Australia’s Minister for Agriculture and Water Resources has promised A$1.3 million in grants for small exporters of kangaroo and other red meat.
Minister Barnaby Joyce said the export grants, which will fall under Australia’s 4-year Package Assisting Small Exporters (PASE) programme, are intended to help the kangaroo industry access Asian markets.
Kangaroo meat is a saleable by-product of culling across much of Australia. It can be a valuable or supplementary source of income to members of the agriculture industry and has been exported by Australia for close to sixty years.
Despite the government’s Asian focus, industry insiders hope the grants will result in tighter regulations for kangaroo production, in the hope that Russia will re-open the A$180,000 kangaroo trade it banned in 2014. Producers and landowners are already working with state governments like Queensland to develop more permits.
The federal government estimates the kangaroo populations of 48 species of kangaroo to be up to 60 million strong. Of these species, four can be harvested under license under a population control programme.
Traditionally, kangaroo meat has exported to Europe as a luxury foodstuff. It is also sometimes used in tinned dog food, and Joyce believes pelts and skins could be further exploited.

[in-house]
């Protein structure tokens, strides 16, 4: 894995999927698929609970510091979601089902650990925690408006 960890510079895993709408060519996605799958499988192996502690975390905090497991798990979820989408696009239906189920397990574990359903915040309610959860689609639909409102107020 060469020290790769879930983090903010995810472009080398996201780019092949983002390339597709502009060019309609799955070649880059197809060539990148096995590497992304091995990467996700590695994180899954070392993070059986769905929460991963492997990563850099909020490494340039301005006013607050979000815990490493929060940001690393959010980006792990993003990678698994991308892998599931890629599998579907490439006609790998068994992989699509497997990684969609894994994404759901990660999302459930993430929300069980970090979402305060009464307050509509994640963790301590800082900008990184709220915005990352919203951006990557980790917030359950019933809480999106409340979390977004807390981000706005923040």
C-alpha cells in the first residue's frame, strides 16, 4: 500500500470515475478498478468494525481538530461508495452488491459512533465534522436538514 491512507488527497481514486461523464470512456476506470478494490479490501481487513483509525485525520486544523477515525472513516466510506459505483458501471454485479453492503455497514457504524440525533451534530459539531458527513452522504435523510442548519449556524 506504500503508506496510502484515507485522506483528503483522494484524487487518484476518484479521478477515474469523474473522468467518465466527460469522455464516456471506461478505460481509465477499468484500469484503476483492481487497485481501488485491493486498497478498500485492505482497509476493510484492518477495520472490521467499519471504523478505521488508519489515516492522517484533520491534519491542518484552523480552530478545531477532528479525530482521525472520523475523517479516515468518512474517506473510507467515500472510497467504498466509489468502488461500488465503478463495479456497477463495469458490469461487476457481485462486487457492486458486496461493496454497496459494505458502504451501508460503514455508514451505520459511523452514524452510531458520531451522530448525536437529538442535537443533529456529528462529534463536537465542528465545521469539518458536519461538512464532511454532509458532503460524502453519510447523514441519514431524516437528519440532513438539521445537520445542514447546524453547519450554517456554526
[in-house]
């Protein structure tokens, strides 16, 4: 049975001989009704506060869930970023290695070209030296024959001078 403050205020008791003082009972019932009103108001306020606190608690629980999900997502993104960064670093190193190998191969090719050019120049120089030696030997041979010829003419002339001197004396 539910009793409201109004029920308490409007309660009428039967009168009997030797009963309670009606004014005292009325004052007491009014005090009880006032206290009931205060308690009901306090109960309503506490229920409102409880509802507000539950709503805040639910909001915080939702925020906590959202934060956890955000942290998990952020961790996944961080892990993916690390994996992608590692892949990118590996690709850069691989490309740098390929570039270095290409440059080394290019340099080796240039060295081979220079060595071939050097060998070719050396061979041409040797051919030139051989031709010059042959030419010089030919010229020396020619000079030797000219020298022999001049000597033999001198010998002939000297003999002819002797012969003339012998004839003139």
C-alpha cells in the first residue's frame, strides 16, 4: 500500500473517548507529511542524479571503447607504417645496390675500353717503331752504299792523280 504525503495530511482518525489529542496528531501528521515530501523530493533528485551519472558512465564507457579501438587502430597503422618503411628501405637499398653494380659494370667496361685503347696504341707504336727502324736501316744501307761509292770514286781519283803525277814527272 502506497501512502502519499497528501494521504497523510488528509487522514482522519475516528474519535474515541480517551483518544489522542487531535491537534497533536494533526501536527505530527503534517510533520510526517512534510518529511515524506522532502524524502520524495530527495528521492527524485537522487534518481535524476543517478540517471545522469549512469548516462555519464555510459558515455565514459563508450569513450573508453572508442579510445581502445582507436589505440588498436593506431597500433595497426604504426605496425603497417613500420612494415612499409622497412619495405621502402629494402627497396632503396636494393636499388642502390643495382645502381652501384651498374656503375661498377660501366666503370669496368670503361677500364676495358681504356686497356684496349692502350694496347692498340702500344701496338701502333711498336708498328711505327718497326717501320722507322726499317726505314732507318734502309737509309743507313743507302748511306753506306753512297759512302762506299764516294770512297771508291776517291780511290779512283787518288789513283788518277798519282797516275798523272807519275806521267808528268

Joyce said that the funding to the tune of A$227,095 would improve traceability of kangaroo products through a new mobile app, while $56,870 will go towards improving skinning and boning controls.
The small exporter grants for kangaroo producers will also include an A$67,122 grant to develop an European Union submission on lactic acid decontamination in kangaroo meat, which the government said could also benefit other meat farmers.
“This targeted support comes on the back of historic trade agreements the government has signed with China, Japan and Korea and a recent technical market access gain for kangaroo meat exporters to Peru,” Minister Joyce said.
Australian farmers will also visit Asian markets to open up new opportunities.